I've recently implemented just such a system - which uses the concept of superseded records, together with a previous and current link. I did a considerable amount of research into how best to achieve this - in the end the model I arrived at is similar to the Wordpress (and other systems) - store the changes as a new record and use this.
Considering all of the options available, space is really the last concern for authored content such as posts - media files take up way more space and these can't be stored as deltas anyway.
In any case the way that Git works is virtually identical in that it stores the entire content for every revision except that it will eventually pack down into deltas (or when you ask it to).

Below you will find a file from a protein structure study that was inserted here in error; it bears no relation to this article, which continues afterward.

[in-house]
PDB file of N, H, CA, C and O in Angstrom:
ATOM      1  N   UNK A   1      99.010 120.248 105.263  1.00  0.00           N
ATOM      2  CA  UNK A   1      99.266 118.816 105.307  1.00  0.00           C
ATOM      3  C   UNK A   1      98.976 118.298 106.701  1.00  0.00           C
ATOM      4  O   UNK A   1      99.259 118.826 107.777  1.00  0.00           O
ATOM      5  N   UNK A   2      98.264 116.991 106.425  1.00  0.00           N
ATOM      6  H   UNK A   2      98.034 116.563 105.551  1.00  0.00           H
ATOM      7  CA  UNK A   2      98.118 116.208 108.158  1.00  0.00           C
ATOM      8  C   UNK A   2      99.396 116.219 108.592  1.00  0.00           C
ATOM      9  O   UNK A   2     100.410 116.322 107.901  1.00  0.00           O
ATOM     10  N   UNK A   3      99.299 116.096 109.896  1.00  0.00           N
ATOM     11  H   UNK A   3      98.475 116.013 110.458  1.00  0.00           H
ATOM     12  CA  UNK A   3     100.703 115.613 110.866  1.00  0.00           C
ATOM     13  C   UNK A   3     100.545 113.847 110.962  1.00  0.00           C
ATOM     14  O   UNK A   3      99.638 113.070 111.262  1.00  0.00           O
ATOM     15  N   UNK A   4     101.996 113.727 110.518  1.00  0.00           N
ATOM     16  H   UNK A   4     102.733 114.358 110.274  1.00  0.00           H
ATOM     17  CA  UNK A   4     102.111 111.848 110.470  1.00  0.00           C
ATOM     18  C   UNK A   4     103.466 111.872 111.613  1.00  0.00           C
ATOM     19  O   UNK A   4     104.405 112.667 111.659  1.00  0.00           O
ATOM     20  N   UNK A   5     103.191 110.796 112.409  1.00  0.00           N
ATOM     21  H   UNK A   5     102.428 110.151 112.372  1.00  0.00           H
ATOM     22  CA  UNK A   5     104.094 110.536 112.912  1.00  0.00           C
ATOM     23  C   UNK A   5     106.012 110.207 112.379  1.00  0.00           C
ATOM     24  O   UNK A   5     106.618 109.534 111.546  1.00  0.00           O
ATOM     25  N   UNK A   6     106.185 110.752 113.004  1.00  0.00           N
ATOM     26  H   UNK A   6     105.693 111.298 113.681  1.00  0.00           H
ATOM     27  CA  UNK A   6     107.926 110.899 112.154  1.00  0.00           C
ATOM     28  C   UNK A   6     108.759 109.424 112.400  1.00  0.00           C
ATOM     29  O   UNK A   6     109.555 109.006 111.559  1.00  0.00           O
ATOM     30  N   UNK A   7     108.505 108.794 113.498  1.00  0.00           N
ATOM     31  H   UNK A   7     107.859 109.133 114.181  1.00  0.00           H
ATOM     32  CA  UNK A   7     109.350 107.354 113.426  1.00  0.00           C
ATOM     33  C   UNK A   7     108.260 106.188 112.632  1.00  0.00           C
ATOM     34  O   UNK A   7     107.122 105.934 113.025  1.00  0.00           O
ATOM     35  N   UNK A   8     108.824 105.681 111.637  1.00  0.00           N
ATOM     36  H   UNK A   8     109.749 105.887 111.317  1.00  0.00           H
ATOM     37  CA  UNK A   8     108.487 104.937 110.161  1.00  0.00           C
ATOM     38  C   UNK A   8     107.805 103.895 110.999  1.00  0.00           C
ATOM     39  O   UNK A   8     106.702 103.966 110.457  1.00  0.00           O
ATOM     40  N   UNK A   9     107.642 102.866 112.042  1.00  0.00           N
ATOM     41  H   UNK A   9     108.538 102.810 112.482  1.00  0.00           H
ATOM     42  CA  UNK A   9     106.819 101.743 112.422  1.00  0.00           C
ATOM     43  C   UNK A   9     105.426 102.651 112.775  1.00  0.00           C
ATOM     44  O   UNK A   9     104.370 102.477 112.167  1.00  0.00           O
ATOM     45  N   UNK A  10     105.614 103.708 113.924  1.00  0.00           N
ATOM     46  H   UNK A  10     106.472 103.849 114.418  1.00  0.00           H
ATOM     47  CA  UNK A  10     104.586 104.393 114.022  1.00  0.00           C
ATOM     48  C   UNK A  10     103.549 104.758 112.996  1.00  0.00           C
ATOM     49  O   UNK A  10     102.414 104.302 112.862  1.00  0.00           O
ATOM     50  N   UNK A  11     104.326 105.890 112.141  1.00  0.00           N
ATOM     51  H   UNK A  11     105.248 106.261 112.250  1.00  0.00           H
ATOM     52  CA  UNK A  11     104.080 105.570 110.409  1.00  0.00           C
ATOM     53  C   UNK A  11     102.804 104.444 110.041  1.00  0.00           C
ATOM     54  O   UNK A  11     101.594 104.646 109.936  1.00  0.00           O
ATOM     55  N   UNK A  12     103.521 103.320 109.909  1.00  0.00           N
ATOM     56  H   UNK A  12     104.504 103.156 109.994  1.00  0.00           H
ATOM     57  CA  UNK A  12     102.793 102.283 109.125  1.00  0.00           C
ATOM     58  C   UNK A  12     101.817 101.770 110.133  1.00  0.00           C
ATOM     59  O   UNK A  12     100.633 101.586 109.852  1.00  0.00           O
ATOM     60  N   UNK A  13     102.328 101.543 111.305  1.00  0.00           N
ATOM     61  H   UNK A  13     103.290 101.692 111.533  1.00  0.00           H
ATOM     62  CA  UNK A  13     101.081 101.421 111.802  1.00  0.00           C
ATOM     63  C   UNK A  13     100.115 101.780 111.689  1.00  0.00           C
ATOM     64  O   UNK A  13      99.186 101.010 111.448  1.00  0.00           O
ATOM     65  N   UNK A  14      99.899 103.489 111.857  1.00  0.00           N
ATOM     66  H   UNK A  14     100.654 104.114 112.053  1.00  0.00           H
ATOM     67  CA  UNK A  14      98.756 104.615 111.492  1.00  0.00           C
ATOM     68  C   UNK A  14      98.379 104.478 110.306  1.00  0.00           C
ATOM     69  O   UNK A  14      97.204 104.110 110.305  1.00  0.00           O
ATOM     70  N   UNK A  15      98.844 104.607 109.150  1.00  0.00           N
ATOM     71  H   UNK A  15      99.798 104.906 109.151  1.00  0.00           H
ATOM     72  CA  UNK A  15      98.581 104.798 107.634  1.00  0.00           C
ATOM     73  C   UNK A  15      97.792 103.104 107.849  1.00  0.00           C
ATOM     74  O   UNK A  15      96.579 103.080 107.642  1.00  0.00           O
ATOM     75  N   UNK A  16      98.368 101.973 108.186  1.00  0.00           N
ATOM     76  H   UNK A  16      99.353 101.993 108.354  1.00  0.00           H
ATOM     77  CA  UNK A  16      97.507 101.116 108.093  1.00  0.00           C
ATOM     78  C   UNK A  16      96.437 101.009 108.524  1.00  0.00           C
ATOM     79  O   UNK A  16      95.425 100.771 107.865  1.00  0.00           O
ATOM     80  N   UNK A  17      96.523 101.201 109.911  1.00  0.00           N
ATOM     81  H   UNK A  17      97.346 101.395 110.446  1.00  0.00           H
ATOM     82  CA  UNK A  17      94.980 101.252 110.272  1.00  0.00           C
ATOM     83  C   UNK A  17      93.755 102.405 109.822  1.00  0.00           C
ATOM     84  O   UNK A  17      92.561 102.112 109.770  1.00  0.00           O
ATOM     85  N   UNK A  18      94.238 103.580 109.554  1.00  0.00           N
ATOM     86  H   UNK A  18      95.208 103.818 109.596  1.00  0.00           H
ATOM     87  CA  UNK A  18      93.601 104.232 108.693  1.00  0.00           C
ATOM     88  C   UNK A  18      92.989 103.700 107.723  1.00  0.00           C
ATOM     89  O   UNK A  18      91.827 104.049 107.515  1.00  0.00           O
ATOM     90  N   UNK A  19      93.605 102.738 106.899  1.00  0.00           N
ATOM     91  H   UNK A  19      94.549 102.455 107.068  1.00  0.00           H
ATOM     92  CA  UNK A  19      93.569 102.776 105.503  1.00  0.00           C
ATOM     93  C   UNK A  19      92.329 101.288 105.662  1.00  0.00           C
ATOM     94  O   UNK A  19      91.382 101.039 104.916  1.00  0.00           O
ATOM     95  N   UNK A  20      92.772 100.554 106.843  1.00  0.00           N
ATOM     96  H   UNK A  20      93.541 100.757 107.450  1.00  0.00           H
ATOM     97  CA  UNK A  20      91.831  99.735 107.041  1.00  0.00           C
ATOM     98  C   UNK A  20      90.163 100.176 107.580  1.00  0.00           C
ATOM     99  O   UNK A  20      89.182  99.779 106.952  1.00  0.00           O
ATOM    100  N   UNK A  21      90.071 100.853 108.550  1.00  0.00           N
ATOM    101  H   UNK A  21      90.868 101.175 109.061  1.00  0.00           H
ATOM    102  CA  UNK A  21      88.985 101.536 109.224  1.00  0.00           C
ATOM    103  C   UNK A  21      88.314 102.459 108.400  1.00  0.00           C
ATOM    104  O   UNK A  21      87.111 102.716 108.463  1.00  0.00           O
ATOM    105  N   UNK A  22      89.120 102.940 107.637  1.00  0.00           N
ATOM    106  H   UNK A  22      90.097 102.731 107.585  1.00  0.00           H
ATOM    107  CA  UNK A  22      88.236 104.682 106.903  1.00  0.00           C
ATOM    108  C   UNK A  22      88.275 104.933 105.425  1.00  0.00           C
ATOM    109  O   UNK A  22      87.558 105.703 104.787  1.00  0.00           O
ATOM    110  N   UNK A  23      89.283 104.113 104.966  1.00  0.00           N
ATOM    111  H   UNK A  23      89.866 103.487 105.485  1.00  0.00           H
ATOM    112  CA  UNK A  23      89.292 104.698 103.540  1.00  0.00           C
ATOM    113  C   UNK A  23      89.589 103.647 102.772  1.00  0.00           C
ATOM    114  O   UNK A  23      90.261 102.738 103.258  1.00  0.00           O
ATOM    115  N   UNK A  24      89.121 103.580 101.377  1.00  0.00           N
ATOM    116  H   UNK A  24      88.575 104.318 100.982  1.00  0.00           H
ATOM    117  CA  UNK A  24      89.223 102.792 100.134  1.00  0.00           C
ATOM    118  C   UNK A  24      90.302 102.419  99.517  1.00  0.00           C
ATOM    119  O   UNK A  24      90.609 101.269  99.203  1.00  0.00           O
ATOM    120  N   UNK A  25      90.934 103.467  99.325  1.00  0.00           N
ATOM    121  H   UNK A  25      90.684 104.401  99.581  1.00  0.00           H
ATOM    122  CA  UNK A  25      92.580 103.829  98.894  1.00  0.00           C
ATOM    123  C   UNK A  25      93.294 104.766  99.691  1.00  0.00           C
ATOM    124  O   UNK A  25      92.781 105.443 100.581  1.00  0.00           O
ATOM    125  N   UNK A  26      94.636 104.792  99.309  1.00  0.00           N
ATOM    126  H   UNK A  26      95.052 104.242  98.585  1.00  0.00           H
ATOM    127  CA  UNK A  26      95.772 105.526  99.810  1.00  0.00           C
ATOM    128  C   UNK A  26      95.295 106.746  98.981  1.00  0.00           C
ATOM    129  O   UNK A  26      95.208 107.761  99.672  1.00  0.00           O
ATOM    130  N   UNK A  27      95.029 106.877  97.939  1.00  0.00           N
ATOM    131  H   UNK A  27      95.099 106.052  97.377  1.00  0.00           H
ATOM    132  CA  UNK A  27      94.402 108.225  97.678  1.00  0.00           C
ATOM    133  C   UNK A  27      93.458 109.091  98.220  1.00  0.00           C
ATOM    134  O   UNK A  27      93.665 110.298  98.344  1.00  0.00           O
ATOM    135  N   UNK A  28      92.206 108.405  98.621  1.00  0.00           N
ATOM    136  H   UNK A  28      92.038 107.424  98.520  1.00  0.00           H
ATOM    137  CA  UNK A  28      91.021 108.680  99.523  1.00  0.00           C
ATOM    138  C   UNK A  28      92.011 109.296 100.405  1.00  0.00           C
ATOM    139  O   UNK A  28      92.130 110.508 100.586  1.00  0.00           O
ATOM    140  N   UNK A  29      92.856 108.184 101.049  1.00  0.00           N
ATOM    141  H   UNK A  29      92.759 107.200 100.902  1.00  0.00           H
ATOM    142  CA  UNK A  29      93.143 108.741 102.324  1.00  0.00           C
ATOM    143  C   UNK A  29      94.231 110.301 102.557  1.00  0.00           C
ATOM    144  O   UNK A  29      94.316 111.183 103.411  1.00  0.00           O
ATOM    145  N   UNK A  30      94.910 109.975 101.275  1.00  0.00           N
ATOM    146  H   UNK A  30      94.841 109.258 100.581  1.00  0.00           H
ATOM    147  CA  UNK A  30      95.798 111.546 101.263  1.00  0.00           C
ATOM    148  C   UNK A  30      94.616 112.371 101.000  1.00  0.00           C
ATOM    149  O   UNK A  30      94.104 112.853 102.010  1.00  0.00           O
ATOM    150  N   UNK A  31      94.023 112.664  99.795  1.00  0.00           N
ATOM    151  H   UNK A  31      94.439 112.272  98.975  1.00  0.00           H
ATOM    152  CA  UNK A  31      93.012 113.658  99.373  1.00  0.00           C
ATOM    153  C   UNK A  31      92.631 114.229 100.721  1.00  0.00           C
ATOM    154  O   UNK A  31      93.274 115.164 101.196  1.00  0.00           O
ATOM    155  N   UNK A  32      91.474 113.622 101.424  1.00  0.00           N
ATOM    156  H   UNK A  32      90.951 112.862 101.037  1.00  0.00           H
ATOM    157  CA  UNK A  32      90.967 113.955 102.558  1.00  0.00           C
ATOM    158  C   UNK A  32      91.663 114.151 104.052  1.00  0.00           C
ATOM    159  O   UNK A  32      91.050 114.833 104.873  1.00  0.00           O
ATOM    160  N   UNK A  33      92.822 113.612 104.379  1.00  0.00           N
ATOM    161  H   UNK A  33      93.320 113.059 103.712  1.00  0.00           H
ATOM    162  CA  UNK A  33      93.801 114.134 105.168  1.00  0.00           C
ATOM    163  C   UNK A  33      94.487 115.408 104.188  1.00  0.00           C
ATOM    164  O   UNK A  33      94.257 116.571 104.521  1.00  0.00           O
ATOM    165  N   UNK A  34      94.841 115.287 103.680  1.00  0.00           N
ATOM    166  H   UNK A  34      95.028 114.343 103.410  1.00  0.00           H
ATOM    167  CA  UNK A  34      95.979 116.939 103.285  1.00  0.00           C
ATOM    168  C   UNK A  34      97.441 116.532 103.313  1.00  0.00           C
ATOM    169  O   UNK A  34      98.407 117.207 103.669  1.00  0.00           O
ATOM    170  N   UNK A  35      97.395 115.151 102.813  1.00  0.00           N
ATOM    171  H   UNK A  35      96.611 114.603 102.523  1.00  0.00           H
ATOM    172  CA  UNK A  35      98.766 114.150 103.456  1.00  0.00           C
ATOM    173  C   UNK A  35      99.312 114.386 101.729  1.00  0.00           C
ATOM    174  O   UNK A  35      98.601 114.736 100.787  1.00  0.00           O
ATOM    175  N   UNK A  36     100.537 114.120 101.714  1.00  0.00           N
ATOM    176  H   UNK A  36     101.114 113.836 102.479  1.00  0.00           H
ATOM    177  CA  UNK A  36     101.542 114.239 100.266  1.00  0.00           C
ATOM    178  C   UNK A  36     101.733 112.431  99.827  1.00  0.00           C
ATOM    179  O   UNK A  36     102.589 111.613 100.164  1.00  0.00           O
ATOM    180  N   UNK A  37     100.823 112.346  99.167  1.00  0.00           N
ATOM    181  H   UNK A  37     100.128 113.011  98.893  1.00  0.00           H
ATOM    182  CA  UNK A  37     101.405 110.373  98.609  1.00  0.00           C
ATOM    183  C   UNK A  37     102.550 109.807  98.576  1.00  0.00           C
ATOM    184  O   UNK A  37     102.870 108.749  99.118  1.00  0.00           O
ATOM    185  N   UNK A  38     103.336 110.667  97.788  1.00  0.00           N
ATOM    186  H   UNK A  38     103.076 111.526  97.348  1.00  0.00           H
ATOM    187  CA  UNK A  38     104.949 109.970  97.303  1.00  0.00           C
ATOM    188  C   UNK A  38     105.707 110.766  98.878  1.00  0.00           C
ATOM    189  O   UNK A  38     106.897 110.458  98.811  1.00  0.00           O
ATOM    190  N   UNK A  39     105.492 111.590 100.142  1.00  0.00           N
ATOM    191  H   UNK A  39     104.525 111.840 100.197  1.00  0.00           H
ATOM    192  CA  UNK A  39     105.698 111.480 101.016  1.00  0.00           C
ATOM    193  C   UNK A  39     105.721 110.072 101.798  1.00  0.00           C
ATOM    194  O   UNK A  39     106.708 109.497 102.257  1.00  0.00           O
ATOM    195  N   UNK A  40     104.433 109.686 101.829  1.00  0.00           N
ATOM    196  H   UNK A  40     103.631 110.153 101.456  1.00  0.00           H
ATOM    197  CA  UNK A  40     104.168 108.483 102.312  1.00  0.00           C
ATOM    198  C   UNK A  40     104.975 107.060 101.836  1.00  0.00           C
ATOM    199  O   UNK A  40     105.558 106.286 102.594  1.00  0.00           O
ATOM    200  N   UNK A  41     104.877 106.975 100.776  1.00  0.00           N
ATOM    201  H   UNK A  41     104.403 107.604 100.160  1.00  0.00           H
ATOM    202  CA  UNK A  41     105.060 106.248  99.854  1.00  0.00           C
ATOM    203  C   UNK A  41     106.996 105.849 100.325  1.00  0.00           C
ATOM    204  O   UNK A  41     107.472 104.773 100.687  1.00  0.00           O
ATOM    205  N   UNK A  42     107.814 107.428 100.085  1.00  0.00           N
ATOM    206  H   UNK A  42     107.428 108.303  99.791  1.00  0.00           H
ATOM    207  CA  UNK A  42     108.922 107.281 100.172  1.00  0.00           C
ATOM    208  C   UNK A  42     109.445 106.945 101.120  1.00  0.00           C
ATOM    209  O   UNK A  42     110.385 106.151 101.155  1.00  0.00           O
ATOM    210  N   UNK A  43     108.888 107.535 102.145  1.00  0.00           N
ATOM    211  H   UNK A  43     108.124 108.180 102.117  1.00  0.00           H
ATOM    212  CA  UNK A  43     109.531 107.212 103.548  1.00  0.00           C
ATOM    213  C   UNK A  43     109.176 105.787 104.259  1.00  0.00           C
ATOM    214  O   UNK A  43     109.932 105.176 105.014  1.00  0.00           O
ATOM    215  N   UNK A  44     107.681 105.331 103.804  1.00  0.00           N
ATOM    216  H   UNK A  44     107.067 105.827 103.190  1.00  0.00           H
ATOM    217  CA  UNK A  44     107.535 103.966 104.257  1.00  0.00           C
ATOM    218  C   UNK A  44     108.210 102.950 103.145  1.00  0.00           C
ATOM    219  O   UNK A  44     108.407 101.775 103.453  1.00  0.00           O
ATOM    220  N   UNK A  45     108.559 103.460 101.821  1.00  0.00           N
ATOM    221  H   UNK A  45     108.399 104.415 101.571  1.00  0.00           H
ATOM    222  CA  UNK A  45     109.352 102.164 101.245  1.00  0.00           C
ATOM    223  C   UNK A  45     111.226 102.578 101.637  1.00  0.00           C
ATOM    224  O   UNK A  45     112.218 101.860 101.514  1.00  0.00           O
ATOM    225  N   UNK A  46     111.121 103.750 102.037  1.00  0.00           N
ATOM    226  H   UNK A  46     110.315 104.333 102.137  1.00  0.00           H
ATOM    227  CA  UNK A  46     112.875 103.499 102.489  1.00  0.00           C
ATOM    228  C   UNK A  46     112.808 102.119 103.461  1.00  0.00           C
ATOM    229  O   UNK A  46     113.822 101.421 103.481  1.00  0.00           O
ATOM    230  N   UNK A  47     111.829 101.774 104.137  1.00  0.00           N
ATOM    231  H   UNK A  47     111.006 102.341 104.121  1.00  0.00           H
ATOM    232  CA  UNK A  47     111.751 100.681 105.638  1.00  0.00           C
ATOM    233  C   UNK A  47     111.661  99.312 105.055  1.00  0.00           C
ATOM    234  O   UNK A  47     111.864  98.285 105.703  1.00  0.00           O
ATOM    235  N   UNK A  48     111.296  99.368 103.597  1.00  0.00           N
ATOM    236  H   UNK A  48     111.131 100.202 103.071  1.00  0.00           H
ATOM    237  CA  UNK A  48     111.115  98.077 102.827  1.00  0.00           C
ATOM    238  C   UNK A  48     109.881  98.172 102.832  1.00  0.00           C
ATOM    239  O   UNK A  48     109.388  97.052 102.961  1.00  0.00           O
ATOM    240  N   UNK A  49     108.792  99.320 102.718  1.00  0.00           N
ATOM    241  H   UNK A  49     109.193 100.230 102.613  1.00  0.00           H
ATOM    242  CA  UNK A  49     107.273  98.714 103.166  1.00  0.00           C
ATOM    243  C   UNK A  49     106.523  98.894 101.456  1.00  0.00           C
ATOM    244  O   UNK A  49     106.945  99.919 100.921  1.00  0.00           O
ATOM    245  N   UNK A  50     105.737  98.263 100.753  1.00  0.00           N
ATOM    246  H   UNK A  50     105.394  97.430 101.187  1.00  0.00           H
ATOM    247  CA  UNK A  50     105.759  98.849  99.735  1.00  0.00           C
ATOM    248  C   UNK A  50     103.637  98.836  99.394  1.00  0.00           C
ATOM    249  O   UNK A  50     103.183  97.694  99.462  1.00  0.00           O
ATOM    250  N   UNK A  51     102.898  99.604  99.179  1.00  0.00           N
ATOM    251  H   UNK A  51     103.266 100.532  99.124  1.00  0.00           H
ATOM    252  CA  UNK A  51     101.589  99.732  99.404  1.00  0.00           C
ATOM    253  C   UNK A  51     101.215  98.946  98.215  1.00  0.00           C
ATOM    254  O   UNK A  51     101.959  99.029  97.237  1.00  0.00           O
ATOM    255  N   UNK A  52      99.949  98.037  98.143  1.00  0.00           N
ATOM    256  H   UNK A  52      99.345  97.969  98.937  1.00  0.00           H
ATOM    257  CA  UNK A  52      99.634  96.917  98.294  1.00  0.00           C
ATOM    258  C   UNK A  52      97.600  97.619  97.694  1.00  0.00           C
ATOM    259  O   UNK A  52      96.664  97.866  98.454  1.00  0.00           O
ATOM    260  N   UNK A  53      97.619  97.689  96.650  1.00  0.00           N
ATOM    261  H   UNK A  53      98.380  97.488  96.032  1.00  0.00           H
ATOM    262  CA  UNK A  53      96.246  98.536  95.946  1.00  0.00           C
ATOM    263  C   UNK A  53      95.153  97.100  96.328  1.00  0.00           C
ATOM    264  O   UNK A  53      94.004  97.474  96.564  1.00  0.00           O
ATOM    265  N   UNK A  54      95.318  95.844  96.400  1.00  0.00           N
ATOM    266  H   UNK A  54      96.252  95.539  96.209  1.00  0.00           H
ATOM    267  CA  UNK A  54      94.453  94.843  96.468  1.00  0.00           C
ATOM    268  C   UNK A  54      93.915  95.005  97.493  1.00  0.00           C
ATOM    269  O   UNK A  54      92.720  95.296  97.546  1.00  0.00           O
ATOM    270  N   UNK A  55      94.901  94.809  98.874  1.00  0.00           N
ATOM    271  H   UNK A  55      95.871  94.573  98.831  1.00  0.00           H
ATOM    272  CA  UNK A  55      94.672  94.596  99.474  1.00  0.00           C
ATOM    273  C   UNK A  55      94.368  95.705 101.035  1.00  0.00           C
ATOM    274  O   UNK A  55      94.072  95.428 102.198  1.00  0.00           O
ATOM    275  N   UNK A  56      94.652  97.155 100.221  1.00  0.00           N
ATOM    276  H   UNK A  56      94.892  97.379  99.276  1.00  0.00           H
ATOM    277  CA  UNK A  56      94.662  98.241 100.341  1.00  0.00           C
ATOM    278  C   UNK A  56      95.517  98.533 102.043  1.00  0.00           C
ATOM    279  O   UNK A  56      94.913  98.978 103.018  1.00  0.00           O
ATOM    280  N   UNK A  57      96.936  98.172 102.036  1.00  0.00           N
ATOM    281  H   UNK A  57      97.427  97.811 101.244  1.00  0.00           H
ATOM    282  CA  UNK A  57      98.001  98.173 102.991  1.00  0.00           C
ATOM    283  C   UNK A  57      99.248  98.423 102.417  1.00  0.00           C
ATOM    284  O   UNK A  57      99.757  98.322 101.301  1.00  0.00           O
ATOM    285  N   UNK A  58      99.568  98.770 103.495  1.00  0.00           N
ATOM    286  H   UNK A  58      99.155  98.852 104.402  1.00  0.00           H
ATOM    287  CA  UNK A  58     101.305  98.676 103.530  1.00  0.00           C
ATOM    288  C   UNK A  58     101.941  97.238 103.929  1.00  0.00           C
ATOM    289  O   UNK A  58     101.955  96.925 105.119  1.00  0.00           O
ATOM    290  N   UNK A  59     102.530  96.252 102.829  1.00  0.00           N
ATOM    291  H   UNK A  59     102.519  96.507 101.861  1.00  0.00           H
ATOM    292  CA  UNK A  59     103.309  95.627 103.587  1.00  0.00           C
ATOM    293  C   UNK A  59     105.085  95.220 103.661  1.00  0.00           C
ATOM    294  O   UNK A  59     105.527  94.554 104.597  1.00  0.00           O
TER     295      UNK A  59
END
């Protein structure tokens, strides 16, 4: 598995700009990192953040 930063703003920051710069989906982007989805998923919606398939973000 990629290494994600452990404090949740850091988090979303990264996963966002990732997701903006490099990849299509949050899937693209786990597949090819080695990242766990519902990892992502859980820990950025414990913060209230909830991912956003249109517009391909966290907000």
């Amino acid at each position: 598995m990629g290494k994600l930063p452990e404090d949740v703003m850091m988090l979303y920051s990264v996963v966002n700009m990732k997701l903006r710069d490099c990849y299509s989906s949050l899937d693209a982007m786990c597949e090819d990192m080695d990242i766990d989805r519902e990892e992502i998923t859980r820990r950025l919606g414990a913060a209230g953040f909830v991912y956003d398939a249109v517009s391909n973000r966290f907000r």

Going back to 1990 we were using SCCS or RCS and sometimes with only 30mb of disk space free we really needs the version control to be efficient to avoid running out.
Using deltas to save space is not really worth all of the associated aggravation with the storage available today. You could argue it's wasteful of space, however I'd argue that it is much more efficient in the long run to store things uncompressed in their original form
- it's faster
- it's easier to search through old versions
- it's quicker to view
- it's easier to jump into the middle of a set of changes without having to process a lot of deltas.
- it's a lot easier to implement because you don't have to write delta generation algorithms.
Also markup doesn't fare as well as plain text with deltas especially when editing with a wysiwyg editor.